“I’ve seen so many videos about the fact that people can’t take them off. And I feel like for a boot, it’s not that practical, and it doesn’t look that flattering,” she says.
Still, Morinia says she understands the appeal from a media perspective.
“From a fashion editor standpoint, I love it when people try new trends and test them out. And I’ve seen people style them well, like people who are really into streetwear. But I personally draw the line at having to cut the back of the boot to get them off. But I guess we do everything in the name of fashion,” says Morinia.
For Sally Javadi, aka Sally Sneakers, taking the shoes off was the easy part.
“I did a video actually taking them off pretty easily. But I was wearing fuzzy socks,” she says.
The 27-year-old Denmark-based content creator has been collecting sneakers for almost a decade and turned her passion for footwear into a full-time career in 2019.
Most of Javadi’s content centers on the latest sneaker, but when she saw the boots, she knew she had to have them.
“When I saw those, because they were so fun and so unrealistic in a realistic way, I found them intriguing. So the minute I saw them, I reached out to him, like, ‘I need these,'” says Javadi.
As a self-described “sneaker girl,” Javadi can acknowledge some of the impracticalities of such a statement-making shoe. But as a collector, she says the boots stretch beyond the confines of fashion into the realm of art.
“I feel like that is actually what makes them fun. The fact that they are so unrealistically realistic. I was genuinely interested in having them mainly as a collector’s item,” says Javadi.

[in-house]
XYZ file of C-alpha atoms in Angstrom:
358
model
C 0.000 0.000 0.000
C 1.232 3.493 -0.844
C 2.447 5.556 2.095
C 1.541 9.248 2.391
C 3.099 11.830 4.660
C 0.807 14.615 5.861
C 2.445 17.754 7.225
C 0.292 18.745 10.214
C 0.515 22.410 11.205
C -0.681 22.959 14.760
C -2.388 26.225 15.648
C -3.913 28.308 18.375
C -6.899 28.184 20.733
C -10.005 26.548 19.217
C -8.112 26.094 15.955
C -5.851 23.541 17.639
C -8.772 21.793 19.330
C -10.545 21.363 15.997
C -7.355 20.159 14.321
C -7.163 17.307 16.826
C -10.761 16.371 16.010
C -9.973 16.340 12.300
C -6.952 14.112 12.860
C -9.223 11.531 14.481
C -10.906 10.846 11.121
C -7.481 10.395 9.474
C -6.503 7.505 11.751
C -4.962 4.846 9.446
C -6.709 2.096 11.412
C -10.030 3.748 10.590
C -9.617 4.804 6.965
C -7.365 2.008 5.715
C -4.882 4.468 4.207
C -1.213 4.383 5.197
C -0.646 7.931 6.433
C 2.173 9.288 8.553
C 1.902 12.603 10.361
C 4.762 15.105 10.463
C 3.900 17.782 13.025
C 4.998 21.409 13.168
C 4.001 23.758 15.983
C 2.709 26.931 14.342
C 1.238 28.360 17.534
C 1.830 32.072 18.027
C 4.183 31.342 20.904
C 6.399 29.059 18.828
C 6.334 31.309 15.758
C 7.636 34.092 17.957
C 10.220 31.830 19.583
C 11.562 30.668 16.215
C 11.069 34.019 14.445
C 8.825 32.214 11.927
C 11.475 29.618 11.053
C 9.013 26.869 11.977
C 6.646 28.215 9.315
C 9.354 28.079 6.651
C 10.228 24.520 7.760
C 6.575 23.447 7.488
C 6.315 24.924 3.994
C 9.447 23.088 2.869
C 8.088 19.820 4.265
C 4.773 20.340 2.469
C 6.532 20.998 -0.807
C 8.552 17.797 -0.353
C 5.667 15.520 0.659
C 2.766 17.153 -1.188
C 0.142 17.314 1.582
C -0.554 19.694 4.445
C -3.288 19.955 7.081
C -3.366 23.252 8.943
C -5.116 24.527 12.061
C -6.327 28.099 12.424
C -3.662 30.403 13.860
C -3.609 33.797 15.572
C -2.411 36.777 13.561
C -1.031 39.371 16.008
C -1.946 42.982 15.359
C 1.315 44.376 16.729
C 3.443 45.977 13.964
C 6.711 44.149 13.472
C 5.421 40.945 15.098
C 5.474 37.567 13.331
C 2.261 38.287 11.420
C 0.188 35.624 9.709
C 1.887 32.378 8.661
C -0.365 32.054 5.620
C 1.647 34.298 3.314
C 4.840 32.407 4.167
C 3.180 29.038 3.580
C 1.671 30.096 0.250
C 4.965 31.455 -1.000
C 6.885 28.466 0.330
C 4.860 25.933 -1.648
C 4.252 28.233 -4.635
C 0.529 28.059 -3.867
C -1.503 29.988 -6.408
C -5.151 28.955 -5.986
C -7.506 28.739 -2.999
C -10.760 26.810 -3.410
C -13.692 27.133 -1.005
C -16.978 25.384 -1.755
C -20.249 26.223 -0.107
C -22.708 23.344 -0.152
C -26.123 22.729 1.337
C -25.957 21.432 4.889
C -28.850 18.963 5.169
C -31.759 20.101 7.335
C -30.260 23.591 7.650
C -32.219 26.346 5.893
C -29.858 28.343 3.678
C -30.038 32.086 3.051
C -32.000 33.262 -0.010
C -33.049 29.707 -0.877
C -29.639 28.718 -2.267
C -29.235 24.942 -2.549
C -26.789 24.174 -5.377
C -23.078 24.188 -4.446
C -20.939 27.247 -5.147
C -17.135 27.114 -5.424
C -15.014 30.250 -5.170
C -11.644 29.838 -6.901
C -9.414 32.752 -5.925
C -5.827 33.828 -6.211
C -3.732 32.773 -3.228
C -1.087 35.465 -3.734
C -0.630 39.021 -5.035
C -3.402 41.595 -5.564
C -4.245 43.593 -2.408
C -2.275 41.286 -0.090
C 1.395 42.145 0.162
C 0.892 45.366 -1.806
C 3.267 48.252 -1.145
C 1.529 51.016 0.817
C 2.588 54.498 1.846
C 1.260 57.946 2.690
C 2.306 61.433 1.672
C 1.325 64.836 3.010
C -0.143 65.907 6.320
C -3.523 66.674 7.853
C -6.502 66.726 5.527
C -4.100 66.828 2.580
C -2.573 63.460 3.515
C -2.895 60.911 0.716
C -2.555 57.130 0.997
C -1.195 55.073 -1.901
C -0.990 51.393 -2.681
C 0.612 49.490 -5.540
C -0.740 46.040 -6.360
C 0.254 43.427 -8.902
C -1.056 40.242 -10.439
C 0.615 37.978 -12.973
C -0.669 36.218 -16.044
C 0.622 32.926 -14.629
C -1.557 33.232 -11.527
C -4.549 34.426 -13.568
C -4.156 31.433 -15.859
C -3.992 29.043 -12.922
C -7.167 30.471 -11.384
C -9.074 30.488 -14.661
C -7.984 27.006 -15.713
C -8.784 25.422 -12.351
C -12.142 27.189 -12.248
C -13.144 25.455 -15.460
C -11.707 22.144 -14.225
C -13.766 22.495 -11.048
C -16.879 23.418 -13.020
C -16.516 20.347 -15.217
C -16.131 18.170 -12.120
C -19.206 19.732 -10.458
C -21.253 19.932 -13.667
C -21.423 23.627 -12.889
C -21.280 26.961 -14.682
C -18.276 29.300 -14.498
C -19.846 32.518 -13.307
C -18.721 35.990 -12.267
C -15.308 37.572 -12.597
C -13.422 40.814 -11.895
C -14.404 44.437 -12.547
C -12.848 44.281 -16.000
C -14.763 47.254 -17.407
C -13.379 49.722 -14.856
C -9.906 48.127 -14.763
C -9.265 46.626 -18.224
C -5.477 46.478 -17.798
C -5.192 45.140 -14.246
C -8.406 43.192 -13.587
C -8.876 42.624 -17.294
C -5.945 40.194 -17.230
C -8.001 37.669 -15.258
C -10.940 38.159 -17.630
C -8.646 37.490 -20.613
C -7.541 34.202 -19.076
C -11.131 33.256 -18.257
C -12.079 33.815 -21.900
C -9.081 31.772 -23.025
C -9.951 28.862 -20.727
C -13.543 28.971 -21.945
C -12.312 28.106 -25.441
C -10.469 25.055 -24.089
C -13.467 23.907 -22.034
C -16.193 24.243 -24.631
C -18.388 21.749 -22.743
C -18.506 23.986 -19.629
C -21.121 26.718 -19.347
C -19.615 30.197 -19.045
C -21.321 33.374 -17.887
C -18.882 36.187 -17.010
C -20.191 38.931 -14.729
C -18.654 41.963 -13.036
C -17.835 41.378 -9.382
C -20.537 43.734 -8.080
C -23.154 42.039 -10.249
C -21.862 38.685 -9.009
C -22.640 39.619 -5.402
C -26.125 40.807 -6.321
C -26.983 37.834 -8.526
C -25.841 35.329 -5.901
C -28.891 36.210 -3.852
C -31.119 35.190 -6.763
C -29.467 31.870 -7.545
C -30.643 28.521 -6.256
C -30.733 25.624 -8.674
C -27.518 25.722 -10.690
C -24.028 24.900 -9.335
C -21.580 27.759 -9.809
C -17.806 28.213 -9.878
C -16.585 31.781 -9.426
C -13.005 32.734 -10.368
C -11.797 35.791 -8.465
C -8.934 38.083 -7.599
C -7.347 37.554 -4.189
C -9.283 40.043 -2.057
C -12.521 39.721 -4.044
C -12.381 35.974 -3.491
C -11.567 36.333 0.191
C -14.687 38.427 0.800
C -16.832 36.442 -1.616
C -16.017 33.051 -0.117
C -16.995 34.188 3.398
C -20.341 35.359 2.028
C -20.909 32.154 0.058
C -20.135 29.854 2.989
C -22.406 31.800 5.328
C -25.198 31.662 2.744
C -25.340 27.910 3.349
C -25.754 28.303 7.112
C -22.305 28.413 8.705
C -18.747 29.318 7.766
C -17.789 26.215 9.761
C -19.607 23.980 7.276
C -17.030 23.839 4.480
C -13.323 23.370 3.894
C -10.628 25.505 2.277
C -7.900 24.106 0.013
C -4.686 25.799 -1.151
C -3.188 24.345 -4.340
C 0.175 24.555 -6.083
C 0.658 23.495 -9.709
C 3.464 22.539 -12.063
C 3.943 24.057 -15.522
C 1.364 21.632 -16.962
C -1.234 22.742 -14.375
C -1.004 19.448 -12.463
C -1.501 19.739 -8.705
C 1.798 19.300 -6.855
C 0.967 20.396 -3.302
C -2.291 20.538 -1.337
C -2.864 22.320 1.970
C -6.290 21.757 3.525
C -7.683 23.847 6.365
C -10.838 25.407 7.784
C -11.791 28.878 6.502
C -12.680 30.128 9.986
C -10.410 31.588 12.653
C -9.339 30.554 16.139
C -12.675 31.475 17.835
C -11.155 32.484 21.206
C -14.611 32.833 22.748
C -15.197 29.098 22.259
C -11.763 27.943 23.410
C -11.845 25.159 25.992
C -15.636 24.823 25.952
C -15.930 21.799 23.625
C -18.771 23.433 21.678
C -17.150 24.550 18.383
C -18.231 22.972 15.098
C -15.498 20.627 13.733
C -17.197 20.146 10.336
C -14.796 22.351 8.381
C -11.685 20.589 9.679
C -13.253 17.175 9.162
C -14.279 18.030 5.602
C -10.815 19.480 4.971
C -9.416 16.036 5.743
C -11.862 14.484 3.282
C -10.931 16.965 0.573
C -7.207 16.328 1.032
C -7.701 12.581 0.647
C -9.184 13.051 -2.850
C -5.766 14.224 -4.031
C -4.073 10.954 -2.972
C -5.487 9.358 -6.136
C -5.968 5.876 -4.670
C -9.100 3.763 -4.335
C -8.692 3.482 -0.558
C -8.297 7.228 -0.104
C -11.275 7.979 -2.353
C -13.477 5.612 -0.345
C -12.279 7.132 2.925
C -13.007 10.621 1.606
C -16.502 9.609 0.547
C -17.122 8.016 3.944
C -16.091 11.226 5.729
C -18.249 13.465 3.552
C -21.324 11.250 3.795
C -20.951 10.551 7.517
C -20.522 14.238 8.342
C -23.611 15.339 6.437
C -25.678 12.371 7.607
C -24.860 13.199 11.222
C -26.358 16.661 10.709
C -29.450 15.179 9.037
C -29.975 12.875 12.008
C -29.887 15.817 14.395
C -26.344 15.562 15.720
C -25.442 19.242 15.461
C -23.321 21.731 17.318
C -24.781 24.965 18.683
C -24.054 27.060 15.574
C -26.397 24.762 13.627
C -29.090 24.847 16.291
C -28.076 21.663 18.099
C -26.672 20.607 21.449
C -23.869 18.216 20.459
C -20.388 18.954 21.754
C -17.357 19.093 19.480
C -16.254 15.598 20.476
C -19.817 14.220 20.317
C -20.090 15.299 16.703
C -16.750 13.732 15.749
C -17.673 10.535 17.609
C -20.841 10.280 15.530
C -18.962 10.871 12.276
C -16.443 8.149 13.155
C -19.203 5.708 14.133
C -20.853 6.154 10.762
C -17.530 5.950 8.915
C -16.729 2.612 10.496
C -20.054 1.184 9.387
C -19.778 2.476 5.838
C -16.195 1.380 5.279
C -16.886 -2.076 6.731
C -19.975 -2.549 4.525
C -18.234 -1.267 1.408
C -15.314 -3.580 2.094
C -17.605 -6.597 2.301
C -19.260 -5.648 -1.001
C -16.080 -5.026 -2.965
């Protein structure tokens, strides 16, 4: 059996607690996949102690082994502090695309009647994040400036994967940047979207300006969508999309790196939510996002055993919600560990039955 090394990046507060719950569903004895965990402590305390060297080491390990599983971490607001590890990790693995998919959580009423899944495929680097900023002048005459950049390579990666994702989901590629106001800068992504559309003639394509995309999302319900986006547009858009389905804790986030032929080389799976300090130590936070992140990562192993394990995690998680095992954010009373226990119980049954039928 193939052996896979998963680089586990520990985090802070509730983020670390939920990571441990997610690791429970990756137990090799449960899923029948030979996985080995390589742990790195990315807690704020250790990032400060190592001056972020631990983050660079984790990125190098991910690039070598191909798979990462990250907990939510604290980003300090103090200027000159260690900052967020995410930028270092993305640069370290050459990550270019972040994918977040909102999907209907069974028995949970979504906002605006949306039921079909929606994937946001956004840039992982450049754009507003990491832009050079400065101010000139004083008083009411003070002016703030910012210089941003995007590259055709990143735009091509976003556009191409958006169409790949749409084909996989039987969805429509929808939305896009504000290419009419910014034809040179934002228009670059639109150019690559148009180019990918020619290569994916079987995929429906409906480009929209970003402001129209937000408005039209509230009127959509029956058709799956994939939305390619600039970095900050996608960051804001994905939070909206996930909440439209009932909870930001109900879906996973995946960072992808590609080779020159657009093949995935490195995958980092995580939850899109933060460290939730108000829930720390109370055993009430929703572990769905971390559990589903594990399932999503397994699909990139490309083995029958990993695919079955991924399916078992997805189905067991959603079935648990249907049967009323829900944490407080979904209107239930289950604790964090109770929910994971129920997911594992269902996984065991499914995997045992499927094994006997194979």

Beyond being showstoppers, though, the boots seem to represent a highly-anticipated shift towards a more playful attitude surrounding fashion.
“It’s just a way of saying ‘stop being so serious,” says Javadi, pointing out the sentimentality of the shoe.
MSCF did not respond to a request for comment from Yahoo Life regarding the inspiration behind the boot, but its website notes, ”Cartoonishness is an abstraction that frees us from the constraints of reality.”
It also seems that the collective’s ultimate question, as noted on the website, has been answered: “How do you make a shoe using as few geometric primitives as possible, and still have it read instantly?”
This idea, of boots being made to resemble any number of cartoon shoes, is exactly what makes them the ultimate grail item, says Javadi.
“I think for most people, it reminds them of childhood, it reminds them of not taking things too seriously and playing around with fashion,” she says, adding that this type of prompt is great because “some people have a really hard time accepting the fact that people like to experiment with stuff.”
Even in the presence of naysayers, though, fashion enthusiasts such as herself agree that this big red boot is just MSCHF doing what it does best: creating hype.
“I feel like MSCHF is generally good at creating fun stuff and testing the boundaries when it comes to fashion,” she says. “They always create something where people are like on the verge of ‘Do we love it?’ ‘Do we hate it?’ or ‘Do we love and hate it at the same time?'”